Postby Mountain » Sun Sep 23, 2018 7:55 pm

I'd say the late '90's as when I started going all out for B.R. blue in the early '90's it was the complete opposite. RTR models in the livery were scarce. However in the late '90's when I had a well paid railway job the manufacturers were churning out new BR blue models like there was no tomorrow and I ended up buying them! :D Its how I ended up with such a collection.
I'm slowly selling them now though as I dont use them and I can free up some money to invest in 7mm narrow gauge instead. I also could do with the space as when I had my own house all was fine but moving in with my mum about a decade ago meant that all I had was a tight squeeze and we plan to move again in future years to downsize a bit and live closer to transport links etc.

I dont think B.R. blue models have ever not been popular except before they were seen on the prototype, but I do think that there are years when it is saught after and years when it is not.

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D605Eagle
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Re: BR blue popularity

Postby D605Eagle » Sun Sep 23, 2018 9:18 pm

In the preserved diesel world BR blue is very popular. Its got to the point when you get sick of seeking so many blue locos. I would put money on theres 10 blue diesels for every 1 blue and grey coach, and blue diesels look so stupid pulling blood and custard or older.

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Mountain
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Re: BR blue popularity

Postby Mountain » Sun Sep 23, 2018 10:49 pm

It did happen in real life. I have a book which shows a Warship in blue pulling a mixed train of blue grey, maroon and a blood and custard coach in the mix. The older liveried coaches did have a neglected look to them. I believe they were all Mk1's.

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Re: BR blue popularity

Postby b308 » Mon Sep 24, 2018 8:18 am

Mountain wrote:It did happen in real life. I have a book which shows a Warship in blue pulling a mixed train of blue grey, maroon and a blood and custard coach in the mix. The older liveried coaches did have a neglected look to them. I believe they were all Mk1's.


If it had blood and custard livery it would probably have been mid or late 60s, I don't remember seeing any B&C liveried coaches any later...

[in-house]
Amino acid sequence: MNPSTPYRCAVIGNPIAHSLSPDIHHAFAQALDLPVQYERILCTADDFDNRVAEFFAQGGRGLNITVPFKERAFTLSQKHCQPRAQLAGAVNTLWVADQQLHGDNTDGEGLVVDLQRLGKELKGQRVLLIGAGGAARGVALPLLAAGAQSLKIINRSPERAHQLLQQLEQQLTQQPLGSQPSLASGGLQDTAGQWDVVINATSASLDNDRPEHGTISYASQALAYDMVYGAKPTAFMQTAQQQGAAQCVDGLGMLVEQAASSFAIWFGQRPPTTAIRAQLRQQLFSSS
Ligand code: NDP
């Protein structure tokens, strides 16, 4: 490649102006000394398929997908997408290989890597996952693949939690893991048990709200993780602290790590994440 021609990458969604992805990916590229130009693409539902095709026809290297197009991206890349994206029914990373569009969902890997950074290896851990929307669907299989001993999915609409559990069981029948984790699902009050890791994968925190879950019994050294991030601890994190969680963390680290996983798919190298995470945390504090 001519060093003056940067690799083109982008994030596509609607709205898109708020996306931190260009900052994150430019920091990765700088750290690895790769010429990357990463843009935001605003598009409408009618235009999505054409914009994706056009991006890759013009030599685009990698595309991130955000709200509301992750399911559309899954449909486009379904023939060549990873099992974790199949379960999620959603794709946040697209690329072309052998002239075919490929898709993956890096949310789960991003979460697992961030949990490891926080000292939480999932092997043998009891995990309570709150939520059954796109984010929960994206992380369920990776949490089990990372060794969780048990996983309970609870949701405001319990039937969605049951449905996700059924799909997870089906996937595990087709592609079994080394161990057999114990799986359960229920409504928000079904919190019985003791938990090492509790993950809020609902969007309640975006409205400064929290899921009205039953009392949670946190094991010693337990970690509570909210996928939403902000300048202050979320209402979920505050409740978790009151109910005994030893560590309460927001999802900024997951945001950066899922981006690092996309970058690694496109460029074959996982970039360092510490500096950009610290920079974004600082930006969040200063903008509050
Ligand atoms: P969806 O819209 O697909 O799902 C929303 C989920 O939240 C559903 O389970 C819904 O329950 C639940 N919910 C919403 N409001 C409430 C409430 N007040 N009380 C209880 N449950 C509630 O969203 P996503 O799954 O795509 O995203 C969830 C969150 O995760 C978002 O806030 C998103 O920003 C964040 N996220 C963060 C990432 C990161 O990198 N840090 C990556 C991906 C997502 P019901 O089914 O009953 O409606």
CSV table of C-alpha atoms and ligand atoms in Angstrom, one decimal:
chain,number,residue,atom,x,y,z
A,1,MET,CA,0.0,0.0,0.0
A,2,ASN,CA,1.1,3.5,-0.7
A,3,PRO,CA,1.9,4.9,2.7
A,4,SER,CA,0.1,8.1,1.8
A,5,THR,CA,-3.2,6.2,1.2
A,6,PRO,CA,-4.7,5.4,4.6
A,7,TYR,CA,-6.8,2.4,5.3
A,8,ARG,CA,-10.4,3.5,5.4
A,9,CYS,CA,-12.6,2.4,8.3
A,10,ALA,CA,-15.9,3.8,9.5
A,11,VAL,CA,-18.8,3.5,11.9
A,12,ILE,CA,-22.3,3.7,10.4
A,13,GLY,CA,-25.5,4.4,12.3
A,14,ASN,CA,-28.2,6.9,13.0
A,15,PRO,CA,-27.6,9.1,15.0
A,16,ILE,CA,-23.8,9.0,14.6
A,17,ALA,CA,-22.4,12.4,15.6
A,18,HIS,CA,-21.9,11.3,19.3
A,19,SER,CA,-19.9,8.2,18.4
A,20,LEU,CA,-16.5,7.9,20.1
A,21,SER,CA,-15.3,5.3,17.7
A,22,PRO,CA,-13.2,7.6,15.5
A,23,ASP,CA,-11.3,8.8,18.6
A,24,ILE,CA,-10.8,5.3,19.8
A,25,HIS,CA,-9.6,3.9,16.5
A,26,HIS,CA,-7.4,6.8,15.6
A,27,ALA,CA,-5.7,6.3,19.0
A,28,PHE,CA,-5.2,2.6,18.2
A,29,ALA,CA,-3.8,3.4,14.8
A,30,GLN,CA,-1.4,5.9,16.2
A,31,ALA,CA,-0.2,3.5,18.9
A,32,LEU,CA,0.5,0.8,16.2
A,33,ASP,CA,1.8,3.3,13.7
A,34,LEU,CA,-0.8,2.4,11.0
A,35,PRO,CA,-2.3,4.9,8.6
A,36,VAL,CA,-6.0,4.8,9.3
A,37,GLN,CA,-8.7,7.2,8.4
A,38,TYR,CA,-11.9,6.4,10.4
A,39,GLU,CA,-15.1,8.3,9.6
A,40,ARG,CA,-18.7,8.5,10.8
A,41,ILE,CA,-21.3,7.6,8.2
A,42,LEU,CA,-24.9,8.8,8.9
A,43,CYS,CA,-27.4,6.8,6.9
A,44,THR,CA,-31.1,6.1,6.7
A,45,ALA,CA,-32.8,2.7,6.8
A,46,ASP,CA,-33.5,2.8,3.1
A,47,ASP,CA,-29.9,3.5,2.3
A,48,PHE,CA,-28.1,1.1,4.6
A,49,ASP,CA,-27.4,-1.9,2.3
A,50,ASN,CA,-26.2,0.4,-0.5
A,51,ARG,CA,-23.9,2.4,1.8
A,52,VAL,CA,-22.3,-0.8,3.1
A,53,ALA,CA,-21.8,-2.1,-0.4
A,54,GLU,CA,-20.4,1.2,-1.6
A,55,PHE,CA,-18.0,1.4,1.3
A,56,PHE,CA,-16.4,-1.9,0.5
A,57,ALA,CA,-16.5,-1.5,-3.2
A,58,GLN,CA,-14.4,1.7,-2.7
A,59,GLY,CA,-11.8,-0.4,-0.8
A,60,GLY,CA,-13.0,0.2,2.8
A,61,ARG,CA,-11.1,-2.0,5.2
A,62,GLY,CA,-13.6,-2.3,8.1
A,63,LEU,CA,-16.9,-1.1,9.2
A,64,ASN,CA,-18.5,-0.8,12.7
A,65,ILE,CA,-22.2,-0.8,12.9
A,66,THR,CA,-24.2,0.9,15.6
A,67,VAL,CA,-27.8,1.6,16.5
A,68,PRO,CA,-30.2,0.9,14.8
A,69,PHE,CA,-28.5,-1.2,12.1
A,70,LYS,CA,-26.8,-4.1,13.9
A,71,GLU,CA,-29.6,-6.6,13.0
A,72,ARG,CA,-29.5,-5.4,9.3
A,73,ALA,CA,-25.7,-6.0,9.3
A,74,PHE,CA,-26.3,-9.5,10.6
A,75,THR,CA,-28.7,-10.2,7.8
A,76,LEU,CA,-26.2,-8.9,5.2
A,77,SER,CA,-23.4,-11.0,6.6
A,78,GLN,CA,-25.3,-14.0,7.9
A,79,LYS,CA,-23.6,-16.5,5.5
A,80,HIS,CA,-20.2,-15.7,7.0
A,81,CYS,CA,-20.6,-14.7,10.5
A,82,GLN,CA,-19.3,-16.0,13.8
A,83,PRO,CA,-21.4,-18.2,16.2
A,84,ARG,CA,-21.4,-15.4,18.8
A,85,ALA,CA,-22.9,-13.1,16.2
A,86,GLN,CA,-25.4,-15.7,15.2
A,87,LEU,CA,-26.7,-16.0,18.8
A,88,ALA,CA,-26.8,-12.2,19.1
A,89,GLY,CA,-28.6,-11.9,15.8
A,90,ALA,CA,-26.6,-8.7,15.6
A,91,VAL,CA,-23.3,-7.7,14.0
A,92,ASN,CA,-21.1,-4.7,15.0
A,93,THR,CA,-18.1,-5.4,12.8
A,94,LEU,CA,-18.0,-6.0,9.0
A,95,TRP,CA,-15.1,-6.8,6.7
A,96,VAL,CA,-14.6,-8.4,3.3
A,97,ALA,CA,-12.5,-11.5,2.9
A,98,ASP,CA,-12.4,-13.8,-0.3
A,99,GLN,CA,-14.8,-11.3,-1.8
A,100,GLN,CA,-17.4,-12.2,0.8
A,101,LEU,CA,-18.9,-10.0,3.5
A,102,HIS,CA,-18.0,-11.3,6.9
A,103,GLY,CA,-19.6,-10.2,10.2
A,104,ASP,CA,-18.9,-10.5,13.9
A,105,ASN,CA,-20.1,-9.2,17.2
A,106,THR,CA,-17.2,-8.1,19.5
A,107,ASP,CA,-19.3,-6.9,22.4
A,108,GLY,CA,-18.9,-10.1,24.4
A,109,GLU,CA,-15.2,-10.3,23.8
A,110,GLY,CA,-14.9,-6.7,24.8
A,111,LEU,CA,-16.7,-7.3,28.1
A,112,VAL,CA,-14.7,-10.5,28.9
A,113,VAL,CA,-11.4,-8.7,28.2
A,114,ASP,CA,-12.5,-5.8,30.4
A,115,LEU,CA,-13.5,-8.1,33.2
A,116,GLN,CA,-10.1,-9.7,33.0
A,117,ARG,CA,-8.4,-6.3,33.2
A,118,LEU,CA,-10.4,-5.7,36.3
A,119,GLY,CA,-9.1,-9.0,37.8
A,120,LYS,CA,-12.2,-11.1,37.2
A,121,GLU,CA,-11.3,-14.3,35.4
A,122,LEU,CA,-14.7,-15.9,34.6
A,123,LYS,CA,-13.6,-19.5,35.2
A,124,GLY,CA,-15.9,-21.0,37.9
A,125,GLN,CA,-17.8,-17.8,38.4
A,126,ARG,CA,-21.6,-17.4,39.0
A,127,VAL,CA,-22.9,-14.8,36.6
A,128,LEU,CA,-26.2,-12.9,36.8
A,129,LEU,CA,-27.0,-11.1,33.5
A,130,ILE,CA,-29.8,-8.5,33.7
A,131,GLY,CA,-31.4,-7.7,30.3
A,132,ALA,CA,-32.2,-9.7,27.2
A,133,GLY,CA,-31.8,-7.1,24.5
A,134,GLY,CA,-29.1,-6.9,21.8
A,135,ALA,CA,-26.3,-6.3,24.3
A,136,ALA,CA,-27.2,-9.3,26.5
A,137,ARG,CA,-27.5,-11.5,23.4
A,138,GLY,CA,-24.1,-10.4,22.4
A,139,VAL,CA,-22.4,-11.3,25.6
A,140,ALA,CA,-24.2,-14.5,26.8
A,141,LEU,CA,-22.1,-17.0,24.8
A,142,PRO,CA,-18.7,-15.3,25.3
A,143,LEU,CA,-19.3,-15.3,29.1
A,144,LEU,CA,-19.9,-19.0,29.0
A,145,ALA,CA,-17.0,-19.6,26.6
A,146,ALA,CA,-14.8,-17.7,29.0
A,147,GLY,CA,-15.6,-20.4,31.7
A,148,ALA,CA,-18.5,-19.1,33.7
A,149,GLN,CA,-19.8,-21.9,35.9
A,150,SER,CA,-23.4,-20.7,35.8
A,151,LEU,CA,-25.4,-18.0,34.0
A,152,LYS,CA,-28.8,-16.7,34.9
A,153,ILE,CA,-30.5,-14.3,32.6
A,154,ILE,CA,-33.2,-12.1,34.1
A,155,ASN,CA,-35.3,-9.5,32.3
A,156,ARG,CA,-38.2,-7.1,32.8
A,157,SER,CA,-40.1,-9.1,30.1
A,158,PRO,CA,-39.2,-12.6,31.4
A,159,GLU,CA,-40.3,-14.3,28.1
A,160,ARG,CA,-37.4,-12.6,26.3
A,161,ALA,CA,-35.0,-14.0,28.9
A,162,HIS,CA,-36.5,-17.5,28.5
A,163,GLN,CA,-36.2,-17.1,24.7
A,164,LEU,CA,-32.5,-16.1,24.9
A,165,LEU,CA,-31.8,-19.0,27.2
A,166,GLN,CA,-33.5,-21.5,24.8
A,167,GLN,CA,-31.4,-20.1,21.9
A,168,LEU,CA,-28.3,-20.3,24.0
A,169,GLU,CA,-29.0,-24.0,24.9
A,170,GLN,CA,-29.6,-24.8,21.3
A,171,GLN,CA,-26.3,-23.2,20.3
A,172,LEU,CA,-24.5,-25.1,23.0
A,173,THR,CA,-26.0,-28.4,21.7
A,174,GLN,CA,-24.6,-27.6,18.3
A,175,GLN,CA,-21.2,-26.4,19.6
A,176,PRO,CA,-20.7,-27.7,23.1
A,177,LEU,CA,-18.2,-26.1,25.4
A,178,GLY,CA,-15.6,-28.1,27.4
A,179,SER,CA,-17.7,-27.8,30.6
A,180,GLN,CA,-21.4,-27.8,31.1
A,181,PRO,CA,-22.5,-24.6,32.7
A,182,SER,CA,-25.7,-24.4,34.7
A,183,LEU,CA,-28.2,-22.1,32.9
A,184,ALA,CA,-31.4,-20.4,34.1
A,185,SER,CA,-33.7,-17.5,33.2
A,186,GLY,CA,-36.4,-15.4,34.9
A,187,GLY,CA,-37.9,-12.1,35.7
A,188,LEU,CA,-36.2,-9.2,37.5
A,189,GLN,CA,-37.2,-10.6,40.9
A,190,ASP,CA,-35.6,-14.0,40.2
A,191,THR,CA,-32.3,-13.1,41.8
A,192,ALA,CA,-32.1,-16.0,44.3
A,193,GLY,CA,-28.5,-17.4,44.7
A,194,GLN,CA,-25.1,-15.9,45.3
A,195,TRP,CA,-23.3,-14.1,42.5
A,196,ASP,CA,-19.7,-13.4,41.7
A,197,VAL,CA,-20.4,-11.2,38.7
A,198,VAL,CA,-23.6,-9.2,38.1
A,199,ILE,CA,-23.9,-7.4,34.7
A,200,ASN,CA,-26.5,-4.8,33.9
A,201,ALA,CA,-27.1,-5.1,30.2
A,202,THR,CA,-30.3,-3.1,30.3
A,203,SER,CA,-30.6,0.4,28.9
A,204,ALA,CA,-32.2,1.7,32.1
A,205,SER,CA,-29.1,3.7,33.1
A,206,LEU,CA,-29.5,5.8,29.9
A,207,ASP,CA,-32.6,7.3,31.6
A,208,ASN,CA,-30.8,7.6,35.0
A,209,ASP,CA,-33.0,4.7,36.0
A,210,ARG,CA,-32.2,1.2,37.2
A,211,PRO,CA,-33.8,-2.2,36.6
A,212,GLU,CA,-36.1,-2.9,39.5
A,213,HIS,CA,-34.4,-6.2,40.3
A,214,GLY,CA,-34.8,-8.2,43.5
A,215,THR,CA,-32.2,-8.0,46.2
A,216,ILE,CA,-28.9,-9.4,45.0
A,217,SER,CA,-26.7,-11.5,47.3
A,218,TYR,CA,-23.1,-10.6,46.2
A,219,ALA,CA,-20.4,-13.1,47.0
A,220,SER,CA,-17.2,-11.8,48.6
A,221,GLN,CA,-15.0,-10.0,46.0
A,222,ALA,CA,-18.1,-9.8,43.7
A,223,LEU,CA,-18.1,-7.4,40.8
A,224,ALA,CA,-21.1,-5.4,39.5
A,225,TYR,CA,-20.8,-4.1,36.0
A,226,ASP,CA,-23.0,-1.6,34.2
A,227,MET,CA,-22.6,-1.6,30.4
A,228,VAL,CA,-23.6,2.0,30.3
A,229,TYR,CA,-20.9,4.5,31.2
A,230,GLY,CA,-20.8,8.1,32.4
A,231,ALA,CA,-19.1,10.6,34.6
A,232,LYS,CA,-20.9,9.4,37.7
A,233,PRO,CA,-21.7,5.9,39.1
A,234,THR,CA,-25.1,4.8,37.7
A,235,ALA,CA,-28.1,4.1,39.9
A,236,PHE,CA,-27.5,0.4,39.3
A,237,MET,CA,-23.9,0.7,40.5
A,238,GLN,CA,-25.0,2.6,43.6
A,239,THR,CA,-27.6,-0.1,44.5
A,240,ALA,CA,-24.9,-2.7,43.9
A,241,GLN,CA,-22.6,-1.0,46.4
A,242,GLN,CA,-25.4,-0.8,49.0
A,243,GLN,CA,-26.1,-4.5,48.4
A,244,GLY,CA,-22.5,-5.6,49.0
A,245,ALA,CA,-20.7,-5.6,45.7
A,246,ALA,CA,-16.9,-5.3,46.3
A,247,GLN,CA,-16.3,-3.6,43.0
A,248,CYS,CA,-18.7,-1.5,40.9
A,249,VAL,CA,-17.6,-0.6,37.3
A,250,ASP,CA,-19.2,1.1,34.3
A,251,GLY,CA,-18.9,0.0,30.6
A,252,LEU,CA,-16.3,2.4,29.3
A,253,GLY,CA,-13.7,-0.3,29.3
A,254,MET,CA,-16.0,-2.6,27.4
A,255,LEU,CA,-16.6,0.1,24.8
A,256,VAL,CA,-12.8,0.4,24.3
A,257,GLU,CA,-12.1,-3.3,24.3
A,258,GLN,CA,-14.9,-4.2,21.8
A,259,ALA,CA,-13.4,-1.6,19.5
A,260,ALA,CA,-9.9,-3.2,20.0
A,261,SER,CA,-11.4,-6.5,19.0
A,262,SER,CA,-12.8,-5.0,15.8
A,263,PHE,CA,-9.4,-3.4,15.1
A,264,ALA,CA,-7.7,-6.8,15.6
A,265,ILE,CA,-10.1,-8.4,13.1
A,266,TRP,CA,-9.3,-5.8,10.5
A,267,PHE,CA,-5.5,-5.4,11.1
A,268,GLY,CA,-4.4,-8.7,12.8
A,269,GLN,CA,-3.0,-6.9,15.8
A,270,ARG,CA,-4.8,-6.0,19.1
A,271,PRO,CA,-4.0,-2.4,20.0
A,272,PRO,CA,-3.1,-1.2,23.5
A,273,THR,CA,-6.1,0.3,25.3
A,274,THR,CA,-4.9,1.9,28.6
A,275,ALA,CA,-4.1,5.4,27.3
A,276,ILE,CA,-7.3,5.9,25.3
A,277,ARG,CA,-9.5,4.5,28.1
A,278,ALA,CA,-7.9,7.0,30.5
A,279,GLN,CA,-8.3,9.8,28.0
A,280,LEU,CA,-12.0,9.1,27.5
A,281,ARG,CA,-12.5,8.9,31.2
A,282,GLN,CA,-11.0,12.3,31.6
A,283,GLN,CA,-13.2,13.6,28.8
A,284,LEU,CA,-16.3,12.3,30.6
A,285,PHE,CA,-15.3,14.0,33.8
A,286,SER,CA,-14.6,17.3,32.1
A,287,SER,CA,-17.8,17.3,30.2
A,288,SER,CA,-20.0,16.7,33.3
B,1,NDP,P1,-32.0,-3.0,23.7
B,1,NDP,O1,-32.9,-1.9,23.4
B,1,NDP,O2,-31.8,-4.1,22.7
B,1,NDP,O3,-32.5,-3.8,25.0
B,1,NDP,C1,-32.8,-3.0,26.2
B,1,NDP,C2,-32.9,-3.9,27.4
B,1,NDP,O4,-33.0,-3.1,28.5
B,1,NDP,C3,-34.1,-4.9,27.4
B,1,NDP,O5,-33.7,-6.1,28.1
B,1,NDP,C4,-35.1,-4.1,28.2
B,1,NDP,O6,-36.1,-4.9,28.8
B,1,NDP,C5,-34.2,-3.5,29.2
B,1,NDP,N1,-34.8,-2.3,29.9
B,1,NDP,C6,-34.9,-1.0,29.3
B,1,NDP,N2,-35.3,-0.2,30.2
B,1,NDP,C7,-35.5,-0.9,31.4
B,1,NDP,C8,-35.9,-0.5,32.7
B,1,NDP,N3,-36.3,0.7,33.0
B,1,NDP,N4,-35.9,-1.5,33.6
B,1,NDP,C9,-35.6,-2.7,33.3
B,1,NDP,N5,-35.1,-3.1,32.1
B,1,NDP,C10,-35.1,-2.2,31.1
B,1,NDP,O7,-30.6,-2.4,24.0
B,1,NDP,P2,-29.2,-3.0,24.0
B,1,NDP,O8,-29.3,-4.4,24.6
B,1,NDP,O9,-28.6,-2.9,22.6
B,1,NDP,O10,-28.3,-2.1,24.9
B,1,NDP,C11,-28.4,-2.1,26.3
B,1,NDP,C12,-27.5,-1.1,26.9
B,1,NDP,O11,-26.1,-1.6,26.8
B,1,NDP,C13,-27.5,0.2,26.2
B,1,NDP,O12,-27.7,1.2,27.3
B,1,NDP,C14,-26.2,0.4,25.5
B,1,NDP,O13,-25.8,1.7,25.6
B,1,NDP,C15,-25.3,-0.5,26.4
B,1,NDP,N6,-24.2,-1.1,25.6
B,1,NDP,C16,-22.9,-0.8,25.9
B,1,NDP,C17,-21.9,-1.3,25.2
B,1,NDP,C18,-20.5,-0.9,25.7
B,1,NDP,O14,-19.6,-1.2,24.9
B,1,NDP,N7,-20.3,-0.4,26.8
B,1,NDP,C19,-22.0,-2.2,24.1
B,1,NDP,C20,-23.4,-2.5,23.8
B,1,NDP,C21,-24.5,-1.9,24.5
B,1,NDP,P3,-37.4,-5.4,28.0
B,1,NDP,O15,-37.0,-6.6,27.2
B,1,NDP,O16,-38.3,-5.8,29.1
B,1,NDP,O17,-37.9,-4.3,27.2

D605Eagle wrote:In the preserved diesel world BR blue is very popular. Its got to the point when you get sick of seeking so many blue locos. I would put money on theres 10 blue diesels for every 1 blue and grey coach, and blue diesels look so stupid pulling blood and custard or older.


Simple reason for that, the owners worked or spotted BR during that era, I know several of them at work who either worked those locos or were spotters... Same as steam preservation, you preserve what you know or were brought up with!

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Mountain
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Re: BR blue popularity

Postby Mountain » Mon Sep 24, 2018 8:46 am

About 20 years ago the only blue you'd see on preserved railways were the ones that hadn't had a repaint and were bought in (By then) a very faded BR blue.
The book showed coverage from the late '60's to early '70's I believe.

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Re: BR blue popularity

Postby Bigmet » Mon Sep 24, 2018 9:46 am

b308 wrote:On the description above I grew up with it (my spotting days were mid 60s to late 70s) but I find the most boring era to model, all the same colours and to make matters worse that shade of blue is so dull and everything was so run down...

My expectation is that BR blue is completely over. The overall scene was so dull compared to what came before it and what happened after that it will not appeal to manufacturers for a start. The livery choices of blue, badly faded blue, horribly rusty, filthy, depressing blue, simply won't stimulate suficient demand.